Pennergy Seminar: Supratik Guha
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Event Date: 
Mon, 05/02/2011 - 12:00pm
Towne 337

Supratik Guha  Director, Physical Sciences Department, IBM Thomas J. Watson Research Center (Yorktown Heights, NY)


Materials & Devices for Energy Efficiency: Implications for Logic and Energy Conversion Technologies

Energy efficiency is a a singular challenge for future (and present) computing technologies.  I will give a brief overview of physical sciences research at IBM, touching upon 3 projects in this area: (i) the thermal physics of datacenters, (ii) CMOS integrated silicon photonics for energy efficient interconnects, and (iii) carbon nanotube transistors as a drop-in replacement for Si MOSFETs for the 5 nm node technology.  Rather than a physics practitioner immersed in these individual fields, I will offer the perspective of a technology customer who will describe where we are and what needs to happen.  I will then move to the area of energy conversion devices, a research topic revisited at IBM after a hiatus, and describe our research on silicon nanowire and earth abundant thin film solar cells.  Nanowire solar cells, while demonstrating higher light absorption and even slightly higher efficiencies compared to their planar counterparts, have so far not demonstrated any significant advantage with respect to their potential—I will present data and discuss the  reasons behind this.  The work on earth abundant thin films has been promising, and I will describe solar results from vacuum deposited films of Cu2ZnSn(S,Se)4, an emerging material that may turn out to be a viable alternative to CIGS and CdTe without the toxicity and availability issues that are associated with them.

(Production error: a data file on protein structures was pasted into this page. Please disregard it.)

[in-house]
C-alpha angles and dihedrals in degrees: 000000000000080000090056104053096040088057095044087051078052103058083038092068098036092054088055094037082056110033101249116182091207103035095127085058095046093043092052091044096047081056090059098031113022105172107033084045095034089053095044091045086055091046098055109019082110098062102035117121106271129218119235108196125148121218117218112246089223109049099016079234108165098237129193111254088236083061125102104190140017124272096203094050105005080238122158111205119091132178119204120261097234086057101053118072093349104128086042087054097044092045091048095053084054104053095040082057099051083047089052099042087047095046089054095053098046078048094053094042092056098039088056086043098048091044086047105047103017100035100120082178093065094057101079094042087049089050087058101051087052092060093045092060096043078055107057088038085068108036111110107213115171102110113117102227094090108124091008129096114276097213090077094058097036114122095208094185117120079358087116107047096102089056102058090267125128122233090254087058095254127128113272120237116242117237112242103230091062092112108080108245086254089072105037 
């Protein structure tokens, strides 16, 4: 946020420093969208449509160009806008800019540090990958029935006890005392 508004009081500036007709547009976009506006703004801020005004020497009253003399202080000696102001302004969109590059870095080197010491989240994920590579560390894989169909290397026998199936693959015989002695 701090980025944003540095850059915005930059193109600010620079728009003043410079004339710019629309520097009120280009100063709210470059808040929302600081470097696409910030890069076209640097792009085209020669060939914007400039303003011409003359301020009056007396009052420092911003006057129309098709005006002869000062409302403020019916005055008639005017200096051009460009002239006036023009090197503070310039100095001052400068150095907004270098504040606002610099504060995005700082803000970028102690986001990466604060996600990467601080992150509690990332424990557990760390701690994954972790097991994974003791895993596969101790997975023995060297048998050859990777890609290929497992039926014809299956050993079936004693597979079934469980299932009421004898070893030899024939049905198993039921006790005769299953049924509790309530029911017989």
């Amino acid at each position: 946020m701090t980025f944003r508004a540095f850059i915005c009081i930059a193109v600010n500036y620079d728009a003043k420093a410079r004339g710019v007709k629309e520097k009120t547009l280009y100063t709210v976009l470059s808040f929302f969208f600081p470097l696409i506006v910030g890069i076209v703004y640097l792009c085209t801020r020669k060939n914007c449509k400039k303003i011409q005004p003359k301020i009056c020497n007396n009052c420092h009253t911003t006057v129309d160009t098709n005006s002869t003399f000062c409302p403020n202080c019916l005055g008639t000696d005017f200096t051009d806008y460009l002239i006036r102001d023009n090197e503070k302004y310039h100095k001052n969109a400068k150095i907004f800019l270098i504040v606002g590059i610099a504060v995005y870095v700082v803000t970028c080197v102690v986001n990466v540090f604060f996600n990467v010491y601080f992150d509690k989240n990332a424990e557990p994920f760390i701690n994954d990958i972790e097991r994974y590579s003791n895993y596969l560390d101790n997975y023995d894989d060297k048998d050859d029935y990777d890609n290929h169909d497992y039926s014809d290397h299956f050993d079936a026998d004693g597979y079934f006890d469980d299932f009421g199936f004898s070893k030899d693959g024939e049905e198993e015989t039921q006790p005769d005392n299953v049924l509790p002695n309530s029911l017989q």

Supratik Guha received his Ph.D. in Materials Science from the University of Southern California in 1991, and his B. Tech from the Indian Institute of Technology, Kharagpur (India) in 1985. He is presently the Director of the Physical Sciences Department at IBM Research, where he has been since 1995. During his time at IBM he has worked on new materials for silicon microelectronics, specifically, high-k oxide-metal gate technology. More recently, he has been responsible for establishing IBM's research programs in the areas of photovoltaics, and semiconductor nanowires. He additionally holds management responsibilites for programs in the thermal physics of datacenters, and silicon based nanophotonics. His research interests are in new semiconductors and oxides for logic, and energy conversion applications. Supratik is also currently an adjunct professor of materials science at Columbia University. He is a Fellow of the American Physical Society.